I have written about it extensively, but it seems like some other commentators — even ones ensconced inside the establishment — are finally getting the point about 2008.
Responding to Bloomberg’s revelation that the Fed shot off trillions of secret zero-interest loans to Too-Big-to-Fail banks, Yglesia concludes:
The government didn’t actually lose any money on these deals. There was no loss of funds or transfer of real economic resources. But as Bloomberg writes “details suggest taxpayers paid a price beyond dollars as the secret funding helped preserve a broken status quo and enabled the biggest banks to grow even bigger.” Capitalism is supposed to have an evolutionary dynamic. Firms with sound business strategies survive and expand. Firms with unsound business strategies shrink and go bust. Consequently, over time the average quality of business strategies is improving. This evolution toward better firms over time is one of the key pillars of our prosperity. If ill-managed firms nonetheless survive, the system is broken in a fundamental way.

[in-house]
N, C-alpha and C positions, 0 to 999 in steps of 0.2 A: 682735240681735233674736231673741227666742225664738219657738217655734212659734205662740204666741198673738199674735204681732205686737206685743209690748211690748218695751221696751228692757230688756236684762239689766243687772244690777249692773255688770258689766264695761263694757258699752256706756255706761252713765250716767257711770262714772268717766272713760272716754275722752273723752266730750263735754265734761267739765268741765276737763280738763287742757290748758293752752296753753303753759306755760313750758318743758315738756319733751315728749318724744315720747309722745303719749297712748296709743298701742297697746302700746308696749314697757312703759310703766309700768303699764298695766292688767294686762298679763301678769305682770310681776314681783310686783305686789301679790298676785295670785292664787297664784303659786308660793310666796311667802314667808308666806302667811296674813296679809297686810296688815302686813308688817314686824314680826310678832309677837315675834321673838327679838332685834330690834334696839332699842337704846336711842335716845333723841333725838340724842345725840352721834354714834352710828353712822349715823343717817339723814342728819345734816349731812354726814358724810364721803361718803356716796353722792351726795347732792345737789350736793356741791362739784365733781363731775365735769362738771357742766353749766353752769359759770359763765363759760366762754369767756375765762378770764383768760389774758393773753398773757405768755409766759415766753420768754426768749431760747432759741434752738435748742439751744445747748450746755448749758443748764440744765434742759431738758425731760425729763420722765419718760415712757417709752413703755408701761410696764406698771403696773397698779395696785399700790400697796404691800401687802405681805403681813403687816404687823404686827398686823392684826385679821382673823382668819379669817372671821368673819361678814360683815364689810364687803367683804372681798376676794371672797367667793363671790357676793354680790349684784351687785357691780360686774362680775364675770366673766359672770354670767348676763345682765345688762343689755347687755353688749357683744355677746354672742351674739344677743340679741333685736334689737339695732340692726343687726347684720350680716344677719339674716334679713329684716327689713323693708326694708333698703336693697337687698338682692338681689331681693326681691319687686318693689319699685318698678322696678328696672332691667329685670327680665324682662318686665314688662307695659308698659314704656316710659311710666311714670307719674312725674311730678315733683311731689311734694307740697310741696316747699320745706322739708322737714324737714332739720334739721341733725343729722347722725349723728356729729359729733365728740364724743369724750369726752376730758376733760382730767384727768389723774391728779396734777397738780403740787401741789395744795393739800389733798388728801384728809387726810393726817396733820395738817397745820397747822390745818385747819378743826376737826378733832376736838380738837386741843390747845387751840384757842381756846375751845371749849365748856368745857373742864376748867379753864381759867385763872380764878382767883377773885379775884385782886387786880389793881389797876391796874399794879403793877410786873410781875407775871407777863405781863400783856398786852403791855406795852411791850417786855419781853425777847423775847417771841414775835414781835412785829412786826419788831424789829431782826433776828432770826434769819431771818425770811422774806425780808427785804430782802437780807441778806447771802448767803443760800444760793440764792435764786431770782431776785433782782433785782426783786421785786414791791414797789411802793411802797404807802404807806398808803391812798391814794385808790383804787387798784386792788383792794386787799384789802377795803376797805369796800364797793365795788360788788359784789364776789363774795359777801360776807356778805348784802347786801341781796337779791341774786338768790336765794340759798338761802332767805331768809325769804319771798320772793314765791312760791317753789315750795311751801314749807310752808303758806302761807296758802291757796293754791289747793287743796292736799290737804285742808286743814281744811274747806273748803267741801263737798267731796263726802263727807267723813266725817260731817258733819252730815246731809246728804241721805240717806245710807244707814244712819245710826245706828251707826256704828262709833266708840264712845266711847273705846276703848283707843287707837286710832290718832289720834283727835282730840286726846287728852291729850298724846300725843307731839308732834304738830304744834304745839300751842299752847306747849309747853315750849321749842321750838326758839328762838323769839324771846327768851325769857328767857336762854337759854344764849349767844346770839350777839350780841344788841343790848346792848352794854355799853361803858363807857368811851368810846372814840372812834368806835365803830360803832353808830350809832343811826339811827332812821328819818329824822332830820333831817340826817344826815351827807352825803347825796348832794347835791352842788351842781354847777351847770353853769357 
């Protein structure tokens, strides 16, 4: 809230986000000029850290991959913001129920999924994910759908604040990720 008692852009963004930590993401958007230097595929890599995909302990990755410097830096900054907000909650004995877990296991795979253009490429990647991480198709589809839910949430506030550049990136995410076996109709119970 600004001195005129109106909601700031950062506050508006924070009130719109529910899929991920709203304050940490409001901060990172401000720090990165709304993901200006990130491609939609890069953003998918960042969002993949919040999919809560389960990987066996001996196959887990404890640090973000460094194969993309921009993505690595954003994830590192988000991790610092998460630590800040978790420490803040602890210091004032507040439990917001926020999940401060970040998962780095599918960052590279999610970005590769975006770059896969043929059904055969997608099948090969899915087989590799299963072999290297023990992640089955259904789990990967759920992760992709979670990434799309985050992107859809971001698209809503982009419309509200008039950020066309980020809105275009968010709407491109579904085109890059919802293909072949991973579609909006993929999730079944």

Yglesias and others still put a whole lot of value into “saving the system”, though, which is a shame because that is the problem. It’s not just ill-managed firms, it’s a fundamentally broken system. And as MF Global’s failure (not to mention present gross derivatives exposure levels) proves, you can’t mend the system by saving it. You have to replace it with something better, which is exactly what hasn’t happened.
The logical corollary of this is that the government (i.e. We the People) did lose on this — we lost the right to a capitalist economy based on creative destruction, good firms succeeding, and bad firms failing. We lost the right to see the debt liquidated, and ultimately we lost (or delayed) new organic growth.